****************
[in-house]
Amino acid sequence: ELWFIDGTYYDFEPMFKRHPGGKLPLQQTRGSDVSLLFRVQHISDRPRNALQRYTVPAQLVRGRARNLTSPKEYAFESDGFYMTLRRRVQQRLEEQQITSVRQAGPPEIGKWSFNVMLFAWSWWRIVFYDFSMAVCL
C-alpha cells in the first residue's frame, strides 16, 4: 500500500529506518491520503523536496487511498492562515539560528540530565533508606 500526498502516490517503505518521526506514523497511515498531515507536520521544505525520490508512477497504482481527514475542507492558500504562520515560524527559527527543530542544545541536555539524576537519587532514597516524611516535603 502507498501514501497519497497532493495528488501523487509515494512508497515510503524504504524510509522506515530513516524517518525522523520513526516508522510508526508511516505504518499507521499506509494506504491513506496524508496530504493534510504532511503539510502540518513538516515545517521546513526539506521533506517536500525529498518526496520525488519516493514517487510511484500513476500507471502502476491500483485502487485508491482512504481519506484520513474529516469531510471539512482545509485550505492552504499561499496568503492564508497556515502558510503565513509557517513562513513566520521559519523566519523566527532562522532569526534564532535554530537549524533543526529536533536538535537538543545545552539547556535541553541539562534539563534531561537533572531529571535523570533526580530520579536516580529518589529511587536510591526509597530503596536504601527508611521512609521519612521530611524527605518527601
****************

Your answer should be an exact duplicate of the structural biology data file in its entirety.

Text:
[in-house]
Amino acid sequence: ELWFIDGTYYDFEPMFKRHPGGKLPLQQTRGSDVSLLFRVQHISDRPRNALQRYTVPAQLVRGRARNLTSPKEYAFESDGFYMTLRRRVQQRLEEQQITSVRQAGPPEIGKWSFNVMLFAWSWWRIVFYDFSMAVCL
C-alpha cells in the first residue's frame, strides 16, 4: 500500500529506518491520503523536496487511498492562515539560528540530565533508606 500526498502516490517503505518521526506514523497511515498531515507536520521544505525520490508512477497504482481527514475542507492558500504562520515560524527559527527543530542544545541536555539524576537519587532514597516524611516535603 502507498501514501497519497497532493495528488501523487509515494512508497515510503524504504524510509522506515530513516524517518525522523520513526516508522510508526508511516505504518499507521499506509494506504491513506496524508496530504493534510504532511503539510502540518513538516515545517521546513526539506521533506517536500525529498518526496520525488519516493514517487510511484500513476500507471502502476491500483485502487485508491482512504481519506484520513474529516469531510471539512482545509485550505492552504499561499496568503492564508497556515502558510503565513509557517513562513513566520521559519523566519523566527532562522532569526534564532535554530537549524533543526529536533536538535537538543545545552539547556535541553541539562534539563534531561537533572531529571535523570533526580530520579536516580529518589529511587536510591526509597530503596536504601527508611521512609521519612521530611524527605518527601